According to the U.S. Census Bureau, family firms account for 90 percent of all business enterprises in North America, 55 million in the United States alone. They contribute 57% of our GDP and employ 63% of our workforce, a whopping 98 million people in all.
Unfortunately, statistics for the longevity of these family-run businesses are not so positive. Thirty percent of all family-owned businesses make the transition into the second generation, while only 12% are still around in the third, and a mere 3% of all family businesses survive into the fourth and beyond.
This, in spite of family owners wanting them to. The data – eight out of 10 family businesses have no succession planning – would suggest that although eager for their business to go on, these family owners are not willing to plan for it. This fact has continually intrigued me, so I have spent years talking to clients about it, trying to make sense of it.
What I have concluded is that family business change from one generation to another is often seen as a thorny process, one that highlights differences and leads to emotional conflict, a process better left alone. But the willingness to address and deal with differences, especially in family business, is absolutely essential to the evolution of the enterprise, not to mention the well-being of the family. Planning for generational change requires it.
As we know, differences of opinions and interests inherent in family-owned businesses are heightened by the intersection of family and business systems and often lead to conflict. In fact, many of the most pressing issues straddle the concerns of both, often blurring the boundaries between the two.
With this overlap, there are opportunities for synergy to emerge out of this conflict, providing an opportunity for family and business interests to blend productively. More often than not, however, family leaders tend to focus on possible differences with a concern toward an outcome of discord when personal and professional assumptions collide. Their fears are not unfounded.
On the family side, relationships that have inevitable tensions are made more acute in the business setting – parent/offspring; siblings; spouses; gender; second marriages and blended families; cousins; loyalty to past generations; and issues of fairness.
On the business side, the usual challenges are often sharper and more difficult in the family context – leadership, advancement, compensation, growth, acquisitions, sale, and especially succession and planning for change.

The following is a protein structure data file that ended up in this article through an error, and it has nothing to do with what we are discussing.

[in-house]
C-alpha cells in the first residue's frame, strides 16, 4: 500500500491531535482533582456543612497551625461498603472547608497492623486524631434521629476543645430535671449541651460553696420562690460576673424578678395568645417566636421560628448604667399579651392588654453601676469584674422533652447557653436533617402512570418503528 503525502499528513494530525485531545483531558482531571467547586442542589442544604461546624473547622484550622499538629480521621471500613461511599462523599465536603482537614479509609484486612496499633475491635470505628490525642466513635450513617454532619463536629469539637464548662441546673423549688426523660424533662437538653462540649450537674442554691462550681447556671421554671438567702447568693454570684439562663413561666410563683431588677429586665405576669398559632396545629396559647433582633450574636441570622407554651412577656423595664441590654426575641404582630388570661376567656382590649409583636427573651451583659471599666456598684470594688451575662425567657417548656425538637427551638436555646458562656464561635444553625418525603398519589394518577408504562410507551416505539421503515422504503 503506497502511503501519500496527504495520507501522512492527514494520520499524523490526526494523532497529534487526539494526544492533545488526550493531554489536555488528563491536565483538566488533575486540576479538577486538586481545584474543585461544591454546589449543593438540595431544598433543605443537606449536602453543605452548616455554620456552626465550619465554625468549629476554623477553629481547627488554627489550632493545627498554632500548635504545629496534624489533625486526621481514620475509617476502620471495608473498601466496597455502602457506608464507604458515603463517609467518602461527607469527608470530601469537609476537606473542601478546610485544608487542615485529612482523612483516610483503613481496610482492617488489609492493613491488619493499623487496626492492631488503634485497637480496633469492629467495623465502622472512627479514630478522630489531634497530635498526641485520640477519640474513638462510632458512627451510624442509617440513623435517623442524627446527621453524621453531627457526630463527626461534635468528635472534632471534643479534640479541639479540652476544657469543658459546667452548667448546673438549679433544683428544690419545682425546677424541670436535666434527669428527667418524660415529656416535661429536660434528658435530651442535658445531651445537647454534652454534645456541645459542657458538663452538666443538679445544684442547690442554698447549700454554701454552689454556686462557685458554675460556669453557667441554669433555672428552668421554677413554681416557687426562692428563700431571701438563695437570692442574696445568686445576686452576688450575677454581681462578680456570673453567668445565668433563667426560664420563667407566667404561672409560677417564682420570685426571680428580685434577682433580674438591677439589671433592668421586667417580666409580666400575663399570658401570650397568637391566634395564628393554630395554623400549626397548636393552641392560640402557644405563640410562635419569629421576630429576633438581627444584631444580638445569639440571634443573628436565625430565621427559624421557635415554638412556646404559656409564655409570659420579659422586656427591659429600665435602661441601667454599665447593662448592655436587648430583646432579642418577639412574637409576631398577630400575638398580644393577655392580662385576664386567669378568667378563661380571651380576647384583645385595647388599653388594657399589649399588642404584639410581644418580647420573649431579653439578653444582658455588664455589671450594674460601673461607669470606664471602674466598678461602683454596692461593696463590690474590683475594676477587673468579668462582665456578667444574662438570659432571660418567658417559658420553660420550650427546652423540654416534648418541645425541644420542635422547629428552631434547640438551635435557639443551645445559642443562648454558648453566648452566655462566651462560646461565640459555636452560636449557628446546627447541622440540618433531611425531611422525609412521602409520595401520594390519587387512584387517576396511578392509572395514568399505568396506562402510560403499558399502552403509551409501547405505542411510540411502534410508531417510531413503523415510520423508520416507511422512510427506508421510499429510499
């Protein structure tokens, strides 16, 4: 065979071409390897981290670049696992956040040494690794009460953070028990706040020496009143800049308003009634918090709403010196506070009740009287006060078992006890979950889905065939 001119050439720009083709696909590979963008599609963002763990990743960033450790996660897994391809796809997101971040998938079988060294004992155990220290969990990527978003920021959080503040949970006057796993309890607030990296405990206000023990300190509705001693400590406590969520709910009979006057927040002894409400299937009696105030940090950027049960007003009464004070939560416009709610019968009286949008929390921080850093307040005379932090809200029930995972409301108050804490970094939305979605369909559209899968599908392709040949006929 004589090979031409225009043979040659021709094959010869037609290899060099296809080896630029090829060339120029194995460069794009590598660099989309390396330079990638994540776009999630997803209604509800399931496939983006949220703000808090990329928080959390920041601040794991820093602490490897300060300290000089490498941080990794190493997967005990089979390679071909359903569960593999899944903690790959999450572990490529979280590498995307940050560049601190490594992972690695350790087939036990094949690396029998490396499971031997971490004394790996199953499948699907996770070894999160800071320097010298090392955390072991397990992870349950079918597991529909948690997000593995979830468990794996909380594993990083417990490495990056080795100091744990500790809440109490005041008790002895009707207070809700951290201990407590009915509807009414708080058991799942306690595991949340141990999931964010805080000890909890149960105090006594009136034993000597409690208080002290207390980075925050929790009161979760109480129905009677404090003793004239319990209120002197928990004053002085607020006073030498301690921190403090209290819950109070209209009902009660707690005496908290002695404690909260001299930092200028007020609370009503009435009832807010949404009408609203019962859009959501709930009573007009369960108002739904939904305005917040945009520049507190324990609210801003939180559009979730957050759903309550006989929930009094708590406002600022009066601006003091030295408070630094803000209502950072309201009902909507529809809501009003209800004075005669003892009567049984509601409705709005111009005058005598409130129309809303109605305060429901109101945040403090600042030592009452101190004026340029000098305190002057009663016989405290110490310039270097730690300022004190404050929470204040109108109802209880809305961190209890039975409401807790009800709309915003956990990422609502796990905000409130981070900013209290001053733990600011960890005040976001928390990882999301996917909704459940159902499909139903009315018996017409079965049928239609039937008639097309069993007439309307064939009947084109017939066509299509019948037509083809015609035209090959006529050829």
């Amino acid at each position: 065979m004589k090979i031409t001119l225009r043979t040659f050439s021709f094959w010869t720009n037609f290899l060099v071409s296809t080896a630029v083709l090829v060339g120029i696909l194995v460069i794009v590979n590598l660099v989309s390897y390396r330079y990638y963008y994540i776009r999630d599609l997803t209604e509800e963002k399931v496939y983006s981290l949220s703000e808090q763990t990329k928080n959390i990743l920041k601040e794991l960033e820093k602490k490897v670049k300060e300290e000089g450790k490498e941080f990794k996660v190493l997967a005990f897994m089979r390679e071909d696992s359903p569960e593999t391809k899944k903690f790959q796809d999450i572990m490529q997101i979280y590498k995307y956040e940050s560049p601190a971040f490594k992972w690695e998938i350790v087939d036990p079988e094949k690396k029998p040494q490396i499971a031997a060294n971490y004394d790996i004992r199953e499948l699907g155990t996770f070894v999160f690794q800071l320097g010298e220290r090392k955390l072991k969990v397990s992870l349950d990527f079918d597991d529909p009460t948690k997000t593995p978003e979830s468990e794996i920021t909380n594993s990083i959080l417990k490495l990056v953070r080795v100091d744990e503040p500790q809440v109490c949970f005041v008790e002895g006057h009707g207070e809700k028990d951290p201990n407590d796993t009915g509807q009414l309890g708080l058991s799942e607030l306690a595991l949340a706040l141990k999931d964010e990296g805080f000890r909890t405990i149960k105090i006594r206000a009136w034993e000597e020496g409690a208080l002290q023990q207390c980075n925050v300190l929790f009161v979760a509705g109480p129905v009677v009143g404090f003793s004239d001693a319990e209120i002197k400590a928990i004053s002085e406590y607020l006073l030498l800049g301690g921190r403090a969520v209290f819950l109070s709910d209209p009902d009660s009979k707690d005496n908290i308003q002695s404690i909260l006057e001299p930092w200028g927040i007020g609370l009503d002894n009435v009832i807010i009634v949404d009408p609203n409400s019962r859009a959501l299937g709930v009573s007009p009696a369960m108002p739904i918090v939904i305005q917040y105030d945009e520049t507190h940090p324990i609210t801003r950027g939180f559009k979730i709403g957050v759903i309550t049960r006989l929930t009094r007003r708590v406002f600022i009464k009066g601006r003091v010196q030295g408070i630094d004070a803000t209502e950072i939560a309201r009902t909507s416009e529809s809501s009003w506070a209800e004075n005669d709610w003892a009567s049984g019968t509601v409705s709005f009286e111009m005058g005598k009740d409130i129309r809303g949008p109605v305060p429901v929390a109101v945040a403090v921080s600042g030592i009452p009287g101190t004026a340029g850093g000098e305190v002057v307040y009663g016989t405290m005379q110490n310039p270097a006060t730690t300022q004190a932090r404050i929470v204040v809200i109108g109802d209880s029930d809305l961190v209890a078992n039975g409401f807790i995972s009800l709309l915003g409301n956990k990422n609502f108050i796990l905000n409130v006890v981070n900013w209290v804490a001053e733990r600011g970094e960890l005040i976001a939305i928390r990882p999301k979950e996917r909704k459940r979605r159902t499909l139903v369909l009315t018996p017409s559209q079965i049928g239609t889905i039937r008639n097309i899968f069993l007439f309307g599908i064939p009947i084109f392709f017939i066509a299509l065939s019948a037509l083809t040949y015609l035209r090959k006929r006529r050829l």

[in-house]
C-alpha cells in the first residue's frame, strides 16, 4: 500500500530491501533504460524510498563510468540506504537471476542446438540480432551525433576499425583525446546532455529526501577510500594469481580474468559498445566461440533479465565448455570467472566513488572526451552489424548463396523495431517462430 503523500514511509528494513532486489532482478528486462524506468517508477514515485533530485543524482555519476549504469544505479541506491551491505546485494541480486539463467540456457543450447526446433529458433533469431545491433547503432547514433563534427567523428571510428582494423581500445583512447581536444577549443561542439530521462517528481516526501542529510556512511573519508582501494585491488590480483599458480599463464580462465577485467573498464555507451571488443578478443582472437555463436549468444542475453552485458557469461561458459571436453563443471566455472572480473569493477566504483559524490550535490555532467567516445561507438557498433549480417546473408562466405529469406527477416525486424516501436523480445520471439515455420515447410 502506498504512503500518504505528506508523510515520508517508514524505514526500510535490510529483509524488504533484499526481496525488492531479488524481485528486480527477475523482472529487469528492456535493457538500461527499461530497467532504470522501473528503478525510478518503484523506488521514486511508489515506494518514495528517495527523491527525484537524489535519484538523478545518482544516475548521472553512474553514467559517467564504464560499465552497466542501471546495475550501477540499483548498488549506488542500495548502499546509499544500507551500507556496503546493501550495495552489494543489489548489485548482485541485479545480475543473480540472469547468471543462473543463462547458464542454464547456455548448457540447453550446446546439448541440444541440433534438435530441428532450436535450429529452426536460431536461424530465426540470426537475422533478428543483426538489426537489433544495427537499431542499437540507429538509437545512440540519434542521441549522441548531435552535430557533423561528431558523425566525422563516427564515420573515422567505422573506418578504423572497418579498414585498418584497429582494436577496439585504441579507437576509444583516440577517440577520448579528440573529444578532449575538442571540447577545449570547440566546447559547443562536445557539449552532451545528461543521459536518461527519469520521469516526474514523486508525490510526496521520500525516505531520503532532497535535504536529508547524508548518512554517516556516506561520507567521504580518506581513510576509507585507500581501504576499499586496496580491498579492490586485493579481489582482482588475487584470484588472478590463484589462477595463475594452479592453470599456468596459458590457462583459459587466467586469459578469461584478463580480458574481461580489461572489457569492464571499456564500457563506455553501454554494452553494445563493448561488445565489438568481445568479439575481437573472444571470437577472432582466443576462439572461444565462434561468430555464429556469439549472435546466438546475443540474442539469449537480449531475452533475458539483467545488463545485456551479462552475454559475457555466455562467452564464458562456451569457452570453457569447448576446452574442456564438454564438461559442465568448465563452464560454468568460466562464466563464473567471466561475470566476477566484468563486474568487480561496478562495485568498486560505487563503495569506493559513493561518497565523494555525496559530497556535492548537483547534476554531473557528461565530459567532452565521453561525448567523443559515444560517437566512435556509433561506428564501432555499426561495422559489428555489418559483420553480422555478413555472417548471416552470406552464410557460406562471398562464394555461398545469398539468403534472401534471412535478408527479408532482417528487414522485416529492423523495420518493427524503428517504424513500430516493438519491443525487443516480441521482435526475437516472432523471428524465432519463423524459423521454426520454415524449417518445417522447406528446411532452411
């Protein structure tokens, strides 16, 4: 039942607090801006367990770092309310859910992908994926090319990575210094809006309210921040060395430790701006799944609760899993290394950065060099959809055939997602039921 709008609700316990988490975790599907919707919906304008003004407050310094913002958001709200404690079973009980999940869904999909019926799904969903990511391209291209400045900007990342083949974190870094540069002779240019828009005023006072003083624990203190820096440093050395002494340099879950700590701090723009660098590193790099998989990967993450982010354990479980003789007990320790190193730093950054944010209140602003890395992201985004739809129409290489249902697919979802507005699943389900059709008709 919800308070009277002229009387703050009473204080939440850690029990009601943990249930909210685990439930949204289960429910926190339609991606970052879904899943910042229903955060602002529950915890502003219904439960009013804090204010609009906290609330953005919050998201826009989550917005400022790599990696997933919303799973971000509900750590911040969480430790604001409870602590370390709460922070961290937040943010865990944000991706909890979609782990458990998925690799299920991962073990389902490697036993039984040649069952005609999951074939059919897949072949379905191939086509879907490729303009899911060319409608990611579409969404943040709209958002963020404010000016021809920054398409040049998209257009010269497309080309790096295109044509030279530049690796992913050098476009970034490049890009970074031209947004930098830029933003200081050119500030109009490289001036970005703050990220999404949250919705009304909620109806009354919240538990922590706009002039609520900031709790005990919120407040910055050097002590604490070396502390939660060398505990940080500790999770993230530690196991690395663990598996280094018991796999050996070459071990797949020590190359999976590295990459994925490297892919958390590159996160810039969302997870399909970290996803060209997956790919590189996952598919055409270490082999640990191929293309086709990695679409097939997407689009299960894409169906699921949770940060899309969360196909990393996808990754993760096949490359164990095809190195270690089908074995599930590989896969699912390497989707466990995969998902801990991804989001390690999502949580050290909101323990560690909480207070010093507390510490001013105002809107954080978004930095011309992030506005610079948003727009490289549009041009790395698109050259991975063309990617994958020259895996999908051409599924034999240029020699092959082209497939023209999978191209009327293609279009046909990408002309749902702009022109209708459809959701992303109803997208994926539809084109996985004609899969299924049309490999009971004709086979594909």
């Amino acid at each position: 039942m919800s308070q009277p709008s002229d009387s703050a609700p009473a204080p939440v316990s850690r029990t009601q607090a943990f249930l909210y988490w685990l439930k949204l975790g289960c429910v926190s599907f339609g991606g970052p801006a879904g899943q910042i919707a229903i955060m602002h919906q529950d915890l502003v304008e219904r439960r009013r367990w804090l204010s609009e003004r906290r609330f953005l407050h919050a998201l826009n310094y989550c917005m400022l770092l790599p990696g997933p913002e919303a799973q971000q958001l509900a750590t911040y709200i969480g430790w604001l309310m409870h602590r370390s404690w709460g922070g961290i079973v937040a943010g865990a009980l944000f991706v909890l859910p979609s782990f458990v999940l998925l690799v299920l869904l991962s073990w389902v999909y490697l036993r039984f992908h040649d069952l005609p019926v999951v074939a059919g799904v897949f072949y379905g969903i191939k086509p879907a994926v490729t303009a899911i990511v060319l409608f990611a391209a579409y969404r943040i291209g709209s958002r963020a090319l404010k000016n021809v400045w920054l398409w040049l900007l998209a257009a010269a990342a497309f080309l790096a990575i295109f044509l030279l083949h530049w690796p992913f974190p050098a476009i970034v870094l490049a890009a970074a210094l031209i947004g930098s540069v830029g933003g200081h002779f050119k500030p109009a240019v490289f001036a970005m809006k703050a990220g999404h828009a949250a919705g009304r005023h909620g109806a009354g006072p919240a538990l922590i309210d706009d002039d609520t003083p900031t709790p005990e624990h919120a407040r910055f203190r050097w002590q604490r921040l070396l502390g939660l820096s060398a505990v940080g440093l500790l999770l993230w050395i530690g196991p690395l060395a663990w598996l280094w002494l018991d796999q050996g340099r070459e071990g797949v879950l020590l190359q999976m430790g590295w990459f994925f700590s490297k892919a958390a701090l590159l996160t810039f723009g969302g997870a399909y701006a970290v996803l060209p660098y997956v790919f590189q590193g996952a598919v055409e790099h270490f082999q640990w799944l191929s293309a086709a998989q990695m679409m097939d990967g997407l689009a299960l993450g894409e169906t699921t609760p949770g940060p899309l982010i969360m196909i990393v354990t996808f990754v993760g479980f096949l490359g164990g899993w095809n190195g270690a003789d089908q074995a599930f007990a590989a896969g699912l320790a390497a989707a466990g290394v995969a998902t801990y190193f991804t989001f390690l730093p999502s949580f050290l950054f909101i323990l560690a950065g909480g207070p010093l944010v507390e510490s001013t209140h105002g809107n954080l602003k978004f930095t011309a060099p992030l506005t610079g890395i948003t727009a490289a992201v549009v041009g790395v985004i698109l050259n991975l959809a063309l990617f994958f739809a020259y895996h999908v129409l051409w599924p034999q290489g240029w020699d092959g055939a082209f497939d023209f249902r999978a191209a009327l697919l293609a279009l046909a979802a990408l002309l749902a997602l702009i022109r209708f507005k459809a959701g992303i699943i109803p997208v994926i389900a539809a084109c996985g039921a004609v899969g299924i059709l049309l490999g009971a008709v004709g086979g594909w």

Even with all these opportunities for differences and, therefore, conflict in family business, there are structured ways to think about and approach both so that they become starting points for exploration and discussion, rather than anger.
After almost 30 years of working with family enterprises both large and small, I have seen examples of one person in a family willing to set the stage for planning with simply the conviction that differences and conflict are predictable processes in all human relationships. They then found ways to highlight the differences so that they could be addressed openly and successfully.
Below is a list of topics I have found helpful as a way to move forward in planning for the future of the family business as well as a way to help reduce one’s anxiety in thinking about it.
From this list, number the issues you believe need to be discussed, starting with the easiest to talk about through to the most difficult. The geography of issues in family business is quite predictable, but the variations from family to family are complex. Take your time and think through each one. Take notes, being sure to capture facts as well as assumptions. These notes will serve as a starting point for structured/timed discussions with family members who have done the same. This is the beginning for turning difference into opportunity.
• Employment in the business, including compensation, criteria for performance, compensation and governance.
• Intergenerational problems over leadership succession, advancement in the business, inheritance, power, and compensation.
• Sibling competition and rivalries over differential advancement, compensation, appreciation.
• Legacy and history, as both benefit and burden.
• Business development – the balance between directing profits into growth, reserves or dividends.
Liquidity needs of family members at different stages of life — home purchases, health needs, funds for retirement.
• Information sharing – is there full access to information about the business? Is it easy or difficult? Do some branches of the family feel excluded?
• In-laws and extended family – Do spouses become owners and/or employees? How to deal with cousins (generally in the third generation)? What happens to shares of ownership stock and employment arrangements in the event of divorce, second marriages and blended families?
You can learn more at the UNM Parker Center for Family Business Summer Dinner Thursday, June 27th, at the Sandia Resort Golf Center, 5:30 p.m. Contact: firstname.lastname@example.org.